Democrats clash over insurance hikes
But in a televised debate, the gubernatorial candidates save some of their fire for Republicans.
By JENNIFER LIBERTO and ALEX LEARY
Published July 23, 2006
FORT LAUDERDALE - After months of ramped-up tension, the Democratic candidates for governor, U.S. Rep. Jim Davis and state Sen. Rod Smith, faced each other for their first televised showdown Saturday night at an annual Florida Democratic Party fundraiser.
Insurance and education issues, such as raising teacher pay and reducing class size, emerged as key issues in the forum. And both men took turns bashing Republicans for their handling of such issues.
"I think time's up for the Republican Party, Charlie Crist, Tom Gallagher, and this Florida Legislature. For too long they think they've owned this state," Davis said.
Neither candidate strayed far from speeches they usually make.
The congressman from Tampa and state senator from Alachua even dressed alike, with red ties, blue shirts and dark suits.
Nearly every time he spoke, Davis took a swipe at the Legislature, and Smith by inclusion, blaming it for the kowtowing to lobbyists out to protect industries like insurance, development and companies seeking economic development incentives.
"This Legislature is always trying to take credit for economic development; they have not met a tax break they cannot support in Tallahassee," said Davis, who appeared forceful and even once pounded his fist so hard that he startled himself.
Smith, who looked more comfortable than Davis, also blamed Washington a couple of times for its lack of attention to Florida. He asserted that Congress did not make good on its promise for Everglades restoration dollars.
Davis said the fight over funding was made tougher by the Legislature when it weakened pollution standards.
One of Smith's strongest responses came when questioned about how he would end partisanship. Smith said he had made progress in building coalitions in the Republican-held Senate. He mentioned blocking Republican efforts to prevent a feeding tube from being removed from Terri Schiavo last year and a drive to weaken the class-size amendment and to put vouchers into the state Constitution this year.
"We don't need Washington politics in Tallahassee," Smith said. "What we need in Tallahassee, is what we've done our best to do in the Florida Senate ... and that's getting a group together to build a consensus."
Davis, who also took credit for blocking Schiavo intervention, answered that the Legislature has had plenty of time to work together.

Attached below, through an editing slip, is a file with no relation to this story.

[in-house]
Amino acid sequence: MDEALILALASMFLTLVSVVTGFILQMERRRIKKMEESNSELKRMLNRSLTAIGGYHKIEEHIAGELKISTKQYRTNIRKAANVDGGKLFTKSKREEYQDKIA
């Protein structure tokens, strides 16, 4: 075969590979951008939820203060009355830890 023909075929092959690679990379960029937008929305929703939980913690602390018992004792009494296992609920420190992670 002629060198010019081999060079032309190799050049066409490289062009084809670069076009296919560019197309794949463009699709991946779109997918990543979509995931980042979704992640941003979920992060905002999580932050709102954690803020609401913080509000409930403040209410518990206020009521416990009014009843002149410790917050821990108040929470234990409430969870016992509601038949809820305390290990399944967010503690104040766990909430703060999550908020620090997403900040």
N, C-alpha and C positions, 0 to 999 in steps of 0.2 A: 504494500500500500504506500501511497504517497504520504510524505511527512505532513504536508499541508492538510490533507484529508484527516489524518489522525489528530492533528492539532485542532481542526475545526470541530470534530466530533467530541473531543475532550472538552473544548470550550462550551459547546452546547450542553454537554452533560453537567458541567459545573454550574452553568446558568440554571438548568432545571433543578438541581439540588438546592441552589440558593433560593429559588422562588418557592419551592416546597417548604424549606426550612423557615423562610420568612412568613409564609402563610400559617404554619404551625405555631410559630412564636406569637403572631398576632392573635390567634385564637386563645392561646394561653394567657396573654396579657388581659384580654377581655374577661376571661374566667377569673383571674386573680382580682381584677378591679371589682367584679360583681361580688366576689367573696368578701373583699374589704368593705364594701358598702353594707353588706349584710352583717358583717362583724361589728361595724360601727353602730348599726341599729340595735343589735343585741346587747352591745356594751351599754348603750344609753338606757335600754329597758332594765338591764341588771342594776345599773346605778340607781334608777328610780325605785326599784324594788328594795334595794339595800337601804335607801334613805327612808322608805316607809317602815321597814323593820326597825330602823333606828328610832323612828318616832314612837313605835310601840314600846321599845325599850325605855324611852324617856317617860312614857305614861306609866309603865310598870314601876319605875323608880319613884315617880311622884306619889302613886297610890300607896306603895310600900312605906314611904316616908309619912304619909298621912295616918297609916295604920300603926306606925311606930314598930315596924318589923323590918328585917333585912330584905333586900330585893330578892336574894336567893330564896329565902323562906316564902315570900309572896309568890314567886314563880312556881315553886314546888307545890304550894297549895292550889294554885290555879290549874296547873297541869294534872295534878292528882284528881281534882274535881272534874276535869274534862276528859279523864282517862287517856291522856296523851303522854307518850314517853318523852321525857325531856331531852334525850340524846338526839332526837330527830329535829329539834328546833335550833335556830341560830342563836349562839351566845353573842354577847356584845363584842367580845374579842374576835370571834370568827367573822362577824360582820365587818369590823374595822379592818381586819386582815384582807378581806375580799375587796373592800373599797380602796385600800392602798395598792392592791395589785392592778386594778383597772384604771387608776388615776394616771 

"You can put pressure on the Florida Legislature to do the right thing," Davis said. "They had years to work together to deal with this homeowners insurance crisis. They did nothing."
Smith and Davis clashed the most over how to deal with the state's skyrocketing property insurance premiums, brought on by a slew of hurricanes in recent years.
Davis said the Legislature, and Smith, created a loophole in state law that allows wind and flood insurers to blame each to the detriment of homeowners. "We are one storm away from an economic disaster," Davis said.
"There's not a loophole. ... There never was," Smith shot back.
He said marrying the wind and flood coverage again would only increase rates.
Davis later said that Smith was echoing what he has heard from the insurance industry.
The rivals arrived at the Broward Convention Center shortly after 6 p.m. to the boisterous applause of supporters.
The event drew about 1,000 people and was expected to raise about $400,000.
On the second floor of a convention center, the Broward Boys & Girls Club drum line thumped for Davis.
"When I say Jim, you say Davis," a young man shouted into a bullhorn.
Davis, was accompanied by U.S. Rep. Alcee Hastings of Miramar. "We're ready for the rumble in the jungle," Hastings shouted. Turning to Davis, he said, "As we say in the vernacular, 'He the man.' "
About the same time, Smith's "Straight Talk" tour bus pulled up. The state senator gave a thumbs-up and headed upstairs with several dozen supporters in tow, chanting "Rod. Rod. Rod."
The primary election is scheduled for Sept. 5, with the general election Nov. 7.